What Does Lenticular Printing Entail?

Posted on April 15, 2020

Lenticular printing allows images to have specialized effects that can be done in three distinctive types of printing.

Lenticular printing involves the creation of 3D poster printing that produces images with special effects. The printing process is commonly referred to as lenticular printing which involves the use of a substrate called lenticular lens or lenticular sheets. It is, however, common to find the lenticular lens in toys and other specific areas such as packaging of products for marketing purposes.

The following involves the technology used in lenticular printing:

Lenticular Lens or Sheets

A lenticular lens is made up of extruded plastic sheets that have several rows of the convex lens located on the front surface of the object for 3D poster printing. There also exists a flat surface located at the back end of the material which can be printed directly on. It can also be used for pre-printing when the graphic is mounted on it according to the printing process.

What is Lenticular Printing?

This is a specialized form of printing that takes advantage of the special graphics which have been created to work efficiently with a lenticular lens for printed images. The images produced usually provide the illusion of depth as well as the movement of the image when placed at specific angles.

The preparation process of creating graphics that are compatible with the lenticular lens is known as interlacing. The process involves the creation of lenticular images from a selected number of 2D images. A strip is then removed from each of the 2D images and then combined to make one image that contains multiple views or several frames of animated images. The divided strips are normally interlaced together then printed in a perfect alignment below the lens.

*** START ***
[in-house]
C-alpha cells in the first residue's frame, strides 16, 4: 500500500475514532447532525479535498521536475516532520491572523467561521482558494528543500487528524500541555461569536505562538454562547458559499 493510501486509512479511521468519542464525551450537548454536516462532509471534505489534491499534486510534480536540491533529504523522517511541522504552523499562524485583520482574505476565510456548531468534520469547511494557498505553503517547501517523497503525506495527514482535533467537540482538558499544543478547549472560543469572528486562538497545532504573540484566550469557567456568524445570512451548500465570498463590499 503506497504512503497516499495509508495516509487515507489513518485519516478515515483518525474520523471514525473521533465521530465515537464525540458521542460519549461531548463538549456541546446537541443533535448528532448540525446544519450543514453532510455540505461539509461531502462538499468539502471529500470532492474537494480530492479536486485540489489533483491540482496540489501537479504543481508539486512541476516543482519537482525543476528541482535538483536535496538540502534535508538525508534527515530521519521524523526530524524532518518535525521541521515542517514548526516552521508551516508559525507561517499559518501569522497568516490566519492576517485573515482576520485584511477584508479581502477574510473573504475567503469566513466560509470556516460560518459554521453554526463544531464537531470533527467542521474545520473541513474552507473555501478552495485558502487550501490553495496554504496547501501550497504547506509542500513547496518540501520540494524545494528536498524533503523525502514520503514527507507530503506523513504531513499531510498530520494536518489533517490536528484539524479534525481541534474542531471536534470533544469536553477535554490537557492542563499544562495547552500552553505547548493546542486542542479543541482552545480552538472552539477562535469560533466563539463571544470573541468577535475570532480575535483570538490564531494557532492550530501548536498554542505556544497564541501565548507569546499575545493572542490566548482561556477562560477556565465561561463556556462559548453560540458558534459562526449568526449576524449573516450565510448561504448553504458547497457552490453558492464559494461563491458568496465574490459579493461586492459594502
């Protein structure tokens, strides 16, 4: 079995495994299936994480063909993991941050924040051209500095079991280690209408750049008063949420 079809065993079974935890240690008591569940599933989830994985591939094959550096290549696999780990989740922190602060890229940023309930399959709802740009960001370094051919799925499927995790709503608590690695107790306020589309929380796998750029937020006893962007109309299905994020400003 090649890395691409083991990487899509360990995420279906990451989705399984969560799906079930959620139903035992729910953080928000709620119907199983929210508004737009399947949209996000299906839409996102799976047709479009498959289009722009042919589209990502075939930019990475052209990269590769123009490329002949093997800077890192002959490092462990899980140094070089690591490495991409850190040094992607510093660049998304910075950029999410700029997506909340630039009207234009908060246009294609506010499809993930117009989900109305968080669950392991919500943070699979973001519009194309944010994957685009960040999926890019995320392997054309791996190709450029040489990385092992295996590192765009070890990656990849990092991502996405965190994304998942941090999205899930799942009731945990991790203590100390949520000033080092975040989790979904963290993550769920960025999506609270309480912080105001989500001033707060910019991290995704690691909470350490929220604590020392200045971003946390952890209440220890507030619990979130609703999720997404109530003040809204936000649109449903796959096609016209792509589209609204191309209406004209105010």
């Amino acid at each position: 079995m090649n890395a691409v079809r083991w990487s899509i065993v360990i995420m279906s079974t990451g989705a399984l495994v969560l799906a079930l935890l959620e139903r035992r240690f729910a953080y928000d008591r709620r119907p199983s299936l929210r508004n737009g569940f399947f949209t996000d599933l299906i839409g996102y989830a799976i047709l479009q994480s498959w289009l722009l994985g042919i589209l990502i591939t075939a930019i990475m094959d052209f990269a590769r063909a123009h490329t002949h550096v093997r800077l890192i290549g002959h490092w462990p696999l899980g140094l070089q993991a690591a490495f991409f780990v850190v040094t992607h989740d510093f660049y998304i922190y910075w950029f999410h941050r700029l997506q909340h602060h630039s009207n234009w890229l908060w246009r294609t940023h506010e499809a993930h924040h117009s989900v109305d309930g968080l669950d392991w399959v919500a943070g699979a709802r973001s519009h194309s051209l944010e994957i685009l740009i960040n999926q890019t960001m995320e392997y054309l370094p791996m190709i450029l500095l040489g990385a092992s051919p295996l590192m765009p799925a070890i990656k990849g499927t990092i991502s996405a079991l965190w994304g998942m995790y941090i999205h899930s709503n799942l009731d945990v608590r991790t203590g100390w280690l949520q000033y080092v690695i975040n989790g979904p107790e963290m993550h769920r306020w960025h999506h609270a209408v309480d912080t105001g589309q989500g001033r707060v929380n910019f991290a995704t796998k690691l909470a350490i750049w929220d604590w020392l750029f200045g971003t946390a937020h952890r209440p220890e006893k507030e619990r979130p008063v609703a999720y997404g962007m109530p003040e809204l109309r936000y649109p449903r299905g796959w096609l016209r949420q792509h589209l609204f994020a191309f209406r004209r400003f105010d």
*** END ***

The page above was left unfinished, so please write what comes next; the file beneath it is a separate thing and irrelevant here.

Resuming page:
Examples of Lenticular Prints

There exist three types of unique lenticular prints depending on the angle of view required in changing the image.

Animated Prints

The distance found between the various angles of view is set at Medium. This means that both eyes of the viewer can see the same picture. When the image is moved, then the viewer sees the next picture in the combined sequence. Such prints have several images with little differences between the images. The motion effect created by the image can be zoomed or gain a morph effect as the view of the angle changes.

Transforming Prints

Multiple images are used and the flip effect lenses applied to obtain a large angle change required to switch from one image to another. This enables the user to view the original images because the movements do not affect the view. Flipping the image causes the viewer to see different images hence the name flip effect.

Stereoscopic Effects

The viewing angle change required is relatively small, hence enabling the viewer to see only a slight difference in picture view. The 3D effect obtained doesn’t require special glasses. There are various lenticular lens used for the printing process. The viewing and thickness of the angle also vary. An optimal 3D effect will be provided by a narrow-angle, while a wide-angle is best suited for the animation effect. The animation effect requires lenticules to run either horizontally or vertically. The horizontal arrangement produces better results with less ghosting and cleaner action. The vertical arrangement requires the movement of the viewer than that of the object.

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